Sunday, December 31, 2006

Small Farming for Profit and Stewardship

North Carolina farmer Alex Hitt and his wife Betsy have worked their 26 acre farm in Graham, N.C. into an environmental gem and profit center. "Over the years, Hitt has reduced acreage and labor by improving their soil with cover crops, concentrating on high-value crops that grow well in the area. What he has not reduced is profit, thanks to direct marketing through the Caroboro Farmers Market and Weaver Street Market, a cooperative grocery store in the area.

"Each acre returns a minimum of $20,000 annually, while four high-tunnel greenhouses (that shelter young or delicate crops) bring in $1,000 per crop. The Hitts embrace their small scale, growing 80 varieties of 23 vegetables along with 164 varieties of cut flowers on just three acres. Alex and Betsy were winners of the 2006 Patrick Madden Award for Sustainable Agriculture from Sustainable Agriculture Research and Education (SARE) program." (~Reprinted from "Small American Farm" magazine, January 2007 issue.)

Alex and Betsy Hitt will deliver the keynote address at this year's Future Harvest Alliance Conference in Hagerstown, Maryland, January 12-13, 2007. Learn more about this and other Future Harvest-CASA information on their website at: http:/, or email to:

Tuesday, December 26, 2006

Eco Villages

Great things are occurring in Intentional Community organizations. Many today are looking at building Green and Permaculture planning in their process of creating sustainable living in rural as well as urban and suburban settings.

It's almost as if time spirits from the 60's went to school, experienced all the ups, downs and changes that life can bring, and now armed with "Green Master's Degrees", PhD’s in urban planning, psychology, and agriculture, are coming full cycle to the commune and readjusting their earlier fantasies of Utopia to fit the realities of today's world. Questions remain:

  1. Who will watch my back when crime rates rise?
  2. Where will I raise my children as predator populations increase?
  3. With crack babies now raising meth babies, where will I find a quiet, peaceful place to live?
  4. How will I earn a living in rural settings ... and perhaps even "flourish rather than just survive?"

I attest that this is a window of time when the answers to the questions are not only possible, but point to far greater rewards than we even imagine in these current cities of despair.

White American is on the move working in this direction. Why are we still anchored to places where there is little or no money, and where we are dying?

Wednesday, December 13, 2006

Example of a Farm Business ... Like Dogs?

Here's just one of thousands of ideas you can purchase that will change your life ... and most likely add years of contented living.

When most urbanites think of moving to rurual areas, one of the first things that pops into their heads is: "How am I going to make a living?"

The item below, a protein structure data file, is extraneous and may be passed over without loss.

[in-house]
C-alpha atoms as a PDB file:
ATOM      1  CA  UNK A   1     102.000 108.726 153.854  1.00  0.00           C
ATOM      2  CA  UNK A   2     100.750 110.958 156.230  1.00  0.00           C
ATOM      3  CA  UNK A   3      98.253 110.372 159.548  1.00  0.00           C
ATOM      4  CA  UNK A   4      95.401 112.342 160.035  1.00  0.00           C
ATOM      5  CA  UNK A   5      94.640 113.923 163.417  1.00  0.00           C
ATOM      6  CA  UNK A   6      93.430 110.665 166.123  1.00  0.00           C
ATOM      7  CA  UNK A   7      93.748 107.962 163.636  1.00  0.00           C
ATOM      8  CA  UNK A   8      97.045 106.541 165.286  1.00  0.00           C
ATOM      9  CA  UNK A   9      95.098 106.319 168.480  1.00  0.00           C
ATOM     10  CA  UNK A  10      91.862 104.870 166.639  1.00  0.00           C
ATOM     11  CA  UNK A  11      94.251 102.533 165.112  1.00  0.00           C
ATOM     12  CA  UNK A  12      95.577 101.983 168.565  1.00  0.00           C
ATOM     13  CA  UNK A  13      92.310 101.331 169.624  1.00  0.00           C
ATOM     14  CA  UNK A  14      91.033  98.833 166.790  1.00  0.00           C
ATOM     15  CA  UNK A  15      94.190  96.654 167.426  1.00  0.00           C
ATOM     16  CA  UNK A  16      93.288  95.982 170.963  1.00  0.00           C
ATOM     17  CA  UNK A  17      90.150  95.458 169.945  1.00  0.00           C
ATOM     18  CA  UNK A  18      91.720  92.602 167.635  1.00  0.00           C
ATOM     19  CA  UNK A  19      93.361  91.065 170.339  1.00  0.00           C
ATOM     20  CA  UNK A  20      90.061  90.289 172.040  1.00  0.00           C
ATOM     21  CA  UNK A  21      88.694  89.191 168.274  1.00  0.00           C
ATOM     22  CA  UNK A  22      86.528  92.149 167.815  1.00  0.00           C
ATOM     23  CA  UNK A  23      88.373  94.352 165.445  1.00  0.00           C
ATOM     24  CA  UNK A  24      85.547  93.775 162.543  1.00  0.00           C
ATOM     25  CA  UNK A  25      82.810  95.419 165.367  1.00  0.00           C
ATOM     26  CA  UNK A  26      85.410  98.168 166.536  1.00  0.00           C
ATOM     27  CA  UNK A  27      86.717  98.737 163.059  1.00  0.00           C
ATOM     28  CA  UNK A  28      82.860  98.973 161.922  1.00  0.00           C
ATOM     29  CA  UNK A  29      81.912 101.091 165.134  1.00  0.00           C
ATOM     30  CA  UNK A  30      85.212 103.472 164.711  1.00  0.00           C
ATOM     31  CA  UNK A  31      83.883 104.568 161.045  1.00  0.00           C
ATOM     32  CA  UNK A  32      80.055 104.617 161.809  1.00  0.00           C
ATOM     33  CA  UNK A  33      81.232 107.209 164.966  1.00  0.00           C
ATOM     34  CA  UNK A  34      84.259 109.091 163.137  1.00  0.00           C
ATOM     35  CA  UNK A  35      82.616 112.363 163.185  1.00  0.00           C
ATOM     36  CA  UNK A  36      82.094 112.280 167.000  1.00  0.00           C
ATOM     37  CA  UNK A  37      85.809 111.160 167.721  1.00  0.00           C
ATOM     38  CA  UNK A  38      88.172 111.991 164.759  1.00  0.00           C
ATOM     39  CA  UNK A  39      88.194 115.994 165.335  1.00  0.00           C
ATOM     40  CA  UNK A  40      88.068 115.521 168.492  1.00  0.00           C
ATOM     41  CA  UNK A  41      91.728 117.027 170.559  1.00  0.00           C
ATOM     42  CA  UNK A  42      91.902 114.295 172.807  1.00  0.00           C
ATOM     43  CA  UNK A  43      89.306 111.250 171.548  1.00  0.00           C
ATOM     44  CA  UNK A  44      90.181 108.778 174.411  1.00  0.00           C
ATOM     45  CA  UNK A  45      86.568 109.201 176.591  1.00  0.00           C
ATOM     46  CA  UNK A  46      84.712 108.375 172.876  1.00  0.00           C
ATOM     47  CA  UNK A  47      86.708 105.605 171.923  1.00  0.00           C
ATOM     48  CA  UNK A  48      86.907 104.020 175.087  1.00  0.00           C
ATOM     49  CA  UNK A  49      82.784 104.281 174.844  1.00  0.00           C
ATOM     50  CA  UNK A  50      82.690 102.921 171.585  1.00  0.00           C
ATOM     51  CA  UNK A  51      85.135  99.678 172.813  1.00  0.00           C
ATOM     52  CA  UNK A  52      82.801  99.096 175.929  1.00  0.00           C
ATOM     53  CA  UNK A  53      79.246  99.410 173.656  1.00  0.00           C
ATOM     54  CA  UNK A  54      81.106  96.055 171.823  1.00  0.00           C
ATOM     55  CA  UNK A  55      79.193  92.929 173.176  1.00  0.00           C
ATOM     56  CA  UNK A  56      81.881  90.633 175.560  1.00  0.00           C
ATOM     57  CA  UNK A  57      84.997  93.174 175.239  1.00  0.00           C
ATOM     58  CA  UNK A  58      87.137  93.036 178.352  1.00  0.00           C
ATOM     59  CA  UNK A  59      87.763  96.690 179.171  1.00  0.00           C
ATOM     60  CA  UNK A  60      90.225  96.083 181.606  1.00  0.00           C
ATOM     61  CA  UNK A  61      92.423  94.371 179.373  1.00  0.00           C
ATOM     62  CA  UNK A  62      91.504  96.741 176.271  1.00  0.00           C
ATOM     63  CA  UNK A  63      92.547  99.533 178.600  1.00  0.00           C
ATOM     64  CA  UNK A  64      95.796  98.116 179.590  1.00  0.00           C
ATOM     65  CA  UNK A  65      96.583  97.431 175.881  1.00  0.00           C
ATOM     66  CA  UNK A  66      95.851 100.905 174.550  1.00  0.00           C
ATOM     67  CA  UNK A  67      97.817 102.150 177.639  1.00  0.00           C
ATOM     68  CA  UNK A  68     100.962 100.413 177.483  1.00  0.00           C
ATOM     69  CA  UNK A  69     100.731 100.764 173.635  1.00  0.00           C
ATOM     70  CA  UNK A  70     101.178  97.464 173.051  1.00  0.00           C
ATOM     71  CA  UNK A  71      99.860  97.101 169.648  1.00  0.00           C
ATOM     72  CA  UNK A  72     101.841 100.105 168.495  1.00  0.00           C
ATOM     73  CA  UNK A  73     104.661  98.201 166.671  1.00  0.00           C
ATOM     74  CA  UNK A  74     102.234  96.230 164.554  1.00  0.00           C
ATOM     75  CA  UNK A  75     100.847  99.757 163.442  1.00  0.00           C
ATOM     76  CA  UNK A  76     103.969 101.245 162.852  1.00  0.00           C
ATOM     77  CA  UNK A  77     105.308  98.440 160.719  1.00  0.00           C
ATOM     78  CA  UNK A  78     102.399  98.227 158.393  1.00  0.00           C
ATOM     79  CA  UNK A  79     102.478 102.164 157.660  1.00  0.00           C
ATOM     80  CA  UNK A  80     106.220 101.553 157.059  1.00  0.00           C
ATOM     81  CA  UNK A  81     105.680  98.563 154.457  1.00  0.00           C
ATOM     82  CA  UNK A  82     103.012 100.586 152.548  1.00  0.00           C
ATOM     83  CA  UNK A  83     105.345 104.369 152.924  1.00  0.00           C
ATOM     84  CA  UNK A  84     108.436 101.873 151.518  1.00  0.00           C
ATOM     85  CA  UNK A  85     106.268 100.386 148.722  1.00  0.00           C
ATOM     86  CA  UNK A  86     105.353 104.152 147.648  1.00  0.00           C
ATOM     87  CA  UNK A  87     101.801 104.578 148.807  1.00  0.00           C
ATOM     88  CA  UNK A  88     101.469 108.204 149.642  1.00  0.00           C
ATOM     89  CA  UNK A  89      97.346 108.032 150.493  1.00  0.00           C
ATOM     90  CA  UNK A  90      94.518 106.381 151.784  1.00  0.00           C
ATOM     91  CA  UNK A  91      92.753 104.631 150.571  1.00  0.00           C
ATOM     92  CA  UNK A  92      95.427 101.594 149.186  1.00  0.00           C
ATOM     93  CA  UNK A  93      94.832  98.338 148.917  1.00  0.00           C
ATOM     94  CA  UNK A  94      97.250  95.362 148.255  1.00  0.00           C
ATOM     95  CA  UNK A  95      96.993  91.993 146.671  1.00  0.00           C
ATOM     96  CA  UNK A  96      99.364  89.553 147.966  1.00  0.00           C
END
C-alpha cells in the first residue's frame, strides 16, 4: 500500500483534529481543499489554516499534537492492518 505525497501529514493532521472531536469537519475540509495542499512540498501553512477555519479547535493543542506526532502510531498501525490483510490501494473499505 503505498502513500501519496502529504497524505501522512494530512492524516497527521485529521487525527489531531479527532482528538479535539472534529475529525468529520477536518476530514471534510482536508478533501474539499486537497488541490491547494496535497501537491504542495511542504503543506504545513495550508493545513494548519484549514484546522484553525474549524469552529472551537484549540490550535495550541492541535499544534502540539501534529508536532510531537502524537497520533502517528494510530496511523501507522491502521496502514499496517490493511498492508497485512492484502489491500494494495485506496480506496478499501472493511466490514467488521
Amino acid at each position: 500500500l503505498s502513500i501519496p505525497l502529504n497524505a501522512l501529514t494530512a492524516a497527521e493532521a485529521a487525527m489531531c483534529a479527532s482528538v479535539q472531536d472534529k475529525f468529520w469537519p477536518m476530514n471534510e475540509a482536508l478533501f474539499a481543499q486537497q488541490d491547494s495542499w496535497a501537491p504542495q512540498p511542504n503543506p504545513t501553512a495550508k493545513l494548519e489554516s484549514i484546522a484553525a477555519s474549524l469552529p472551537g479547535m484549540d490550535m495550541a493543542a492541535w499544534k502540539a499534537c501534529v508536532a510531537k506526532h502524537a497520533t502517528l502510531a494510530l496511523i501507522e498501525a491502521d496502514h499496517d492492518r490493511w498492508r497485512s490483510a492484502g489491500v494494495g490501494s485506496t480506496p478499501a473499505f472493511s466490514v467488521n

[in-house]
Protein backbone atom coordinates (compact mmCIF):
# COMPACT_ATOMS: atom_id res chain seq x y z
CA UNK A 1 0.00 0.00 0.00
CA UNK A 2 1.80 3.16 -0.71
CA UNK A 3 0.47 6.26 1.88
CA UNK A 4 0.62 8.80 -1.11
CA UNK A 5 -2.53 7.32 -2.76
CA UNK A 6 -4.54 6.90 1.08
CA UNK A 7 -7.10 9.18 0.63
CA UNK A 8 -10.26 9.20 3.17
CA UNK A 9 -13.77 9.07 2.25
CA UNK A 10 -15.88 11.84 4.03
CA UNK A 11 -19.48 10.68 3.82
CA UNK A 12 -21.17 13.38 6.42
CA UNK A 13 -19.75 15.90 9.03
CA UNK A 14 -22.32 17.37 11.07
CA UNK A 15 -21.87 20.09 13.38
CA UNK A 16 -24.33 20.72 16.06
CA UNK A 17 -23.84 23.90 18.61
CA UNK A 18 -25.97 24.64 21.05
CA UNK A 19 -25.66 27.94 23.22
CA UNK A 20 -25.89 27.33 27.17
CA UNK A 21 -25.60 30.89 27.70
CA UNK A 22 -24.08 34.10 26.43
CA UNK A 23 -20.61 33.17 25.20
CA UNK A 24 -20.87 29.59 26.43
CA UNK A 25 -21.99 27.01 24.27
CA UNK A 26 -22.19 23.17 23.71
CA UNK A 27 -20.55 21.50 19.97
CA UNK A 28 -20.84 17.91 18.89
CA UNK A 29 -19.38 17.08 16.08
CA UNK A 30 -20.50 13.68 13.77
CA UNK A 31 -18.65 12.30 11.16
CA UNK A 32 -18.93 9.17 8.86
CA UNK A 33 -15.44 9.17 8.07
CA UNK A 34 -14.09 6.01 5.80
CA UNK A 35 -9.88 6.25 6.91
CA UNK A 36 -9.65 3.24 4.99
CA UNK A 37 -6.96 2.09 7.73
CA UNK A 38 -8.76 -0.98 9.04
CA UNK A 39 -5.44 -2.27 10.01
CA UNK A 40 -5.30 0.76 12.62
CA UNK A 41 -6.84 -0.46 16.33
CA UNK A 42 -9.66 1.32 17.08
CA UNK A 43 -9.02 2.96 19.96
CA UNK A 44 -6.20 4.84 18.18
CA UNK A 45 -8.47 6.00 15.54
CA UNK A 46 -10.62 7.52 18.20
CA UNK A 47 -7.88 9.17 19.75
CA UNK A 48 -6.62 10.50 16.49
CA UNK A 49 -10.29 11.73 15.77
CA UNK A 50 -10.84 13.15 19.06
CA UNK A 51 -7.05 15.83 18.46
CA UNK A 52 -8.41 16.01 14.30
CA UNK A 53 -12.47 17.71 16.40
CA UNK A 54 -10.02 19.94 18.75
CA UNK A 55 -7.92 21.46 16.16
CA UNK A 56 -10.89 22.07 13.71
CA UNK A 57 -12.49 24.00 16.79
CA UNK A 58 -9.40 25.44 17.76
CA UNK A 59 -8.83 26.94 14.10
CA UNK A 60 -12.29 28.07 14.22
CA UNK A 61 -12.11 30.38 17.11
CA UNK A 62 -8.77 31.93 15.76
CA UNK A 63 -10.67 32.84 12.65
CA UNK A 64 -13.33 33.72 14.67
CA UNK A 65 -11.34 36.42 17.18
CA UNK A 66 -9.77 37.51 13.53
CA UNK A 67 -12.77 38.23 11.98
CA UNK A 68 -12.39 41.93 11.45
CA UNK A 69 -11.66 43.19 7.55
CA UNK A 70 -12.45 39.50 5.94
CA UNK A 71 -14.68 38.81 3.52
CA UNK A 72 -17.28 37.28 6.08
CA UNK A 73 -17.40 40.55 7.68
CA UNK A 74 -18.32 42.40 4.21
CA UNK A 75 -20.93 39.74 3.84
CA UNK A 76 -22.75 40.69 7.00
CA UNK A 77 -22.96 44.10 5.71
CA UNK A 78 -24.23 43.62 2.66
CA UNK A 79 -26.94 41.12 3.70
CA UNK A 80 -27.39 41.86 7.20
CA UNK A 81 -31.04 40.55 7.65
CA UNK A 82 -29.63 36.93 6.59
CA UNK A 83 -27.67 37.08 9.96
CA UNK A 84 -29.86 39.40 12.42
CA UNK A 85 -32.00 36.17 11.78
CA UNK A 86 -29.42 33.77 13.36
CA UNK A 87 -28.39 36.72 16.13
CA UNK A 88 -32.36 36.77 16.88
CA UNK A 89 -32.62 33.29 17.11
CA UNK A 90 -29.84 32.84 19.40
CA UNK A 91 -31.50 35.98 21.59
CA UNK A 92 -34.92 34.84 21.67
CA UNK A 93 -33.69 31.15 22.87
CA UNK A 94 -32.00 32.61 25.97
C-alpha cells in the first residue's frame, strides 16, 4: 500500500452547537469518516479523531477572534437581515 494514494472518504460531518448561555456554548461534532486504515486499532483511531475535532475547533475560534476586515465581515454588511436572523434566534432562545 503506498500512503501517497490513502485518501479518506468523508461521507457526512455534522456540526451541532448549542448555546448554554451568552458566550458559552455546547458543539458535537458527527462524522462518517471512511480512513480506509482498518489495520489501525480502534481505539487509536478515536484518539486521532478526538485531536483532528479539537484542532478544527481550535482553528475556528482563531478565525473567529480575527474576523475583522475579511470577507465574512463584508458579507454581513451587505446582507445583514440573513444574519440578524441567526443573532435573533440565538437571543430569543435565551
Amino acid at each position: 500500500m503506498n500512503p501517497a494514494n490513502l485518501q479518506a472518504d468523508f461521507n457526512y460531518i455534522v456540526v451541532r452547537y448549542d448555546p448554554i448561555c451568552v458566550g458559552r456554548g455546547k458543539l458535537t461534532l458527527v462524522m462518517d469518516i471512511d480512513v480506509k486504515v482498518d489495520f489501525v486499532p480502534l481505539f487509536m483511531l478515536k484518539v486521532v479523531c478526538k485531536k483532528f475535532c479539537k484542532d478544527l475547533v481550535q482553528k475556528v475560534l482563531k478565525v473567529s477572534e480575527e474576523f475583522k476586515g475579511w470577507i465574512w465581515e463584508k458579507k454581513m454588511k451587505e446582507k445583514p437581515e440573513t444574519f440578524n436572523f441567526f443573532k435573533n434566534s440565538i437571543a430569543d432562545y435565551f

Do what you like. Follow your passion. If you like dogs, there are a surprising number of kennels and horse properties up for sale. You may not want to buy large farm animals like horses, but Kennels and is a website aimed just at that market. The asking price for:
  • 10+ Acres
  • 2 Master Suites
  • 32 Separate Fenced Exercise Areas
  • 4 Bdr 3 1/2 Bath
  • 72 Runs
Asking Price: $299,000

Here's how the property above is listed:

This is a lovely Southern home, complete with the white columns. Brick and the setting is magnificent. White four board fence lines the roadside, sweeping lawn, complete with large magnolia trees, between the road and the house. Fenced back yard for security. The house is large, I haven't measured but would guestimate about 3000 sq. ft. Four bedrooms, 3 1/2 baths, two story with a ground floor master suite and another on the second floor. Full balcony opens onto both back bedrooms upstairs. Formal dining room, Living room, and huge family room kitchen combo. Double attached garage.

Located in South Carolina, convenient to both Columbia and Orangeburg. On paved secondary road.

The kennel is located in 3 buildings, totaling 72 runs, with 32 separate fenced exercise areas, all fenced with 6' chain link. Approach is down a long paved drive that winds thru the grounds. Large shade trees surround all the buildings.

There is a significant amount of deferred maintenance on all the buildings, some need more work than others. Kennel is currently operating and making a living, it could do much more. Currently offering no training, no walks, minimal grooming. Owner does no advertising.

Seller may do some owner financing with significant down. This is an opportunity for the buyer with vision.

Now Is The Time ~ Start Planning

Unless you're young or grew up on a farm ... or earned a degree in agriculture or something, they type of "farms" I'm urging African Americans to purchase are best called: "Hobby Farms" or "Truck Farms."

For middle age folks and older, the prospect of buying over 1,000 acres of land, and actually FARMING them ... well, it's a bit un-daunting to say the least. Otherwise, owning something like three, five ... ten ... up to 40 acres is what I'm talking about.

1910 was the peak era for black land ownership. For African Americans to regain that same level of land ownership, each black person must own a minimum of 1.37 acres of land for us to even get back what was lost ... or depending on how you look at it... what we gave up.

Toiling all day every day in 100 degrees on over 100 acres of Georgia red clay wasn't easy and I'm sure there were more than a few who were only too happy to sell the family farm. (Especially knowing that they weren't paid the same earnings for what they produced as white farmers were.) In fact, if you look at programs like television programs like PBS' "Homecoming," you have to be wary of the propaganda they're selling. Still, it too is a valuable story about the feelings that linger in the souls of many black Americans about "Home" ... wherever that is.

I remember stories my mother told me about life on the farm and how during The Great Depression (..yeah ... some of those stories did get old...) they never suffered like people in urban America or farm workers who were in dust bowl areas... because they had everything they needed. Fresh food, farm animals, cows for milk, plenty of fresh water that ran through their land ... even horse and buggy if the gas ran out.

Even though most financial forecasters aren't sounding the alarm bells of a new depression any time soon, there are plenty who are saying that the next ten years ... and for sometime thereafter, we may be in for "Sinking Globalization" and "The Muddle Through Decades."